I feel really good when my wines receive positive comments and I brag about them in this blog. However, I still feel strange bragging about nice things that get said about me. But my parents assure me that the Internet exists in large part to brag about your exploits.
So uhm Robert Joseph, who wrote/edited a lot of the reference materials we used long before we ever owned a vineyard, was contributing to the Grenache Symposium. And then we met again at a Sud de France event. And he said something very nice about me on Twitter. So I’m going to use this space to blush and say thank you to him and that I’m very flattered.
And maybe this is a place to mention that I am only interesting in this region thanks to the support of my friends and community that allow me to get their message out on the web. In a way, this is about how cool YOU all are.
Here’s to discovering many others of greater import to this beautiful region! 🙂
And follow Robert Joseph on twitter or follow some of the projects he’s involved in like DoILikeIt. I swear that he’s interesting when he’s not talking about me.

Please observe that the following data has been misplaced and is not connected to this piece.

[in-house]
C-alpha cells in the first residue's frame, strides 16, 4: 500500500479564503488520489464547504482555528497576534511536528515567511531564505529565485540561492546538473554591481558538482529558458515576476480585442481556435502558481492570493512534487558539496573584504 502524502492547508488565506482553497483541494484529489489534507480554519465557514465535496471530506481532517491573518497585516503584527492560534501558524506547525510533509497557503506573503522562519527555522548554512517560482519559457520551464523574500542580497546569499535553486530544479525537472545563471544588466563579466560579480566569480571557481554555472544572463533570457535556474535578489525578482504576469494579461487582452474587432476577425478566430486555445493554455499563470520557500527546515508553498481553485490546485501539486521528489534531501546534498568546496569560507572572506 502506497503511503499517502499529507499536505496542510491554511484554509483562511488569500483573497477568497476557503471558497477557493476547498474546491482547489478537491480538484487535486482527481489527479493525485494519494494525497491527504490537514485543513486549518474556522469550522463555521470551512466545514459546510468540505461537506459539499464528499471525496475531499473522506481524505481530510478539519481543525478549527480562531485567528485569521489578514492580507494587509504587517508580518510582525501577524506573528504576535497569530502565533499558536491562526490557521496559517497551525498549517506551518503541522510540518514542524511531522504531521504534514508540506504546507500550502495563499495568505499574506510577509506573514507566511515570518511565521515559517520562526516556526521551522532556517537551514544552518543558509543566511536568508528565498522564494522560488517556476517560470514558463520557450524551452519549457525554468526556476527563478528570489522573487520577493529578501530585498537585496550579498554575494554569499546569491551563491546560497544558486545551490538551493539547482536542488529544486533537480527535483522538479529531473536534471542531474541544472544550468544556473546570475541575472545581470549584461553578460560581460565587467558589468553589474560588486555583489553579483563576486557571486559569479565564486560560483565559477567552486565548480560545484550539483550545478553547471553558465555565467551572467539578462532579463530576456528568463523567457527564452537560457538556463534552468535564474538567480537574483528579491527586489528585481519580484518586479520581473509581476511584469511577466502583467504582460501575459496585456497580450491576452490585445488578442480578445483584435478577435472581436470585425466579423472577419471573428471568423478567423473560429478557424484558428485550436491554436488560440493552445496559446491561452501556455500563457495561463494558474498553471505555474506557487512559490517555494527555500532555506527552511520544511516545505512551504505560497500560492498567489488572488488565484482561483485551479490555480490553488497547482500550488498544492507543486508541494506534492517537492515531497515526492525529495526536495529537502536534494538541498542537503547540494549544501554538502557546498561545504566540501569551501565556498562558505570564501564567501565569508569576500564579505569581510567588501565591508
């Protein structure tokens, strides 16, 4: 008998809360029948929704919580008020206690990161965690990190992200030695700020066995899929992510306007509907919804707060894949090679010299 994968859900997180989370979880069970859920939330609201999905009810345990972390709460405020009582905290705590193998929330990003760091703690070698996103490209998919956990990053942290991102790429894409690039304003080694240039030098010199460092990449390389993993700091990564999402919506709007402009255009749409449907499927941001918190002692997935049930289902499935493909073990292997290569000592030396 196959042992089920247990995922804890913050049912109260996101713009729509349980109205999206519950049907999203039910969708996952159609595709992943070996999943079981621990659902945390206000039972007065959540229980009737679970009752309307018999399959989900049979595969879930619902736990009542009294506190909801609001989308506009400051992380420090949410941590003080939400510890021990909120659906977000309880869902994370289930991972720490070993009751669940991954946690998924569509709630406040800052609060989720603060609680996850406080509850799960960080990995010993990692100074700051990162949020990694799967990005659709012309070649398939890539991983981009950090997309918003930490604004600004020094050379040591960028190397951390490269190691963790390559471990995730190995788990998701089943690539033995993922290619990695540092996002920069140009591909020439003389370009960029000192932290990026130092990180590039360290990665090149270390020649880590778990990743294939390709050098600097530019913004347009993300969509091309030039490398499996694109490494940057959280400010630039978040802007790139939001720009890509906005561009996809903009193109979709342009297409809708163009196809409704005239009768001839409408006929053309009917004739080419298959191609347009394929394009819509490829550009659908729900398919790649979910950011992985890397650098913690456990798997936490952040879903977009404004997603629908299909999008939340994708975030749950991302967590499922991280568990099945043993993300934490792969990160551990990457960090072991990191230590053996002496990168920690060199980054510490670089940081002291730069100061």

I’ve been reading about some of the cool stuff going on at Where 2.0, but I’ve got this funny feeling in the back of my head that Where 2.0 might be forgetting the farmers.
That screenshot from Upcoming makes me so freaking sad. “Sorry, there are no popular events in your area!” I even lied about my area and made it the biggest city near here. 🙁 Which brings up another problem. If web services don’t cater to rural areas, countries that are predominantly rural (eg France and Spain) might experience stalled adoption rates, even in moderately sized cities.
For those who have no idea what “where 2.0” is about: the Internet is getting really interested in location location location.
YouTube, Twitter, and the usual suspects all want to know if you’ll please enter geographical data along with every new upload. Sites like Gowalla and Foursquare are putting big money on geographic location-based gadgets. And for a while, sites have been finding ways to get people away from the desktop and into the street to meet up for flashmobs, dance parties and massive group discounts.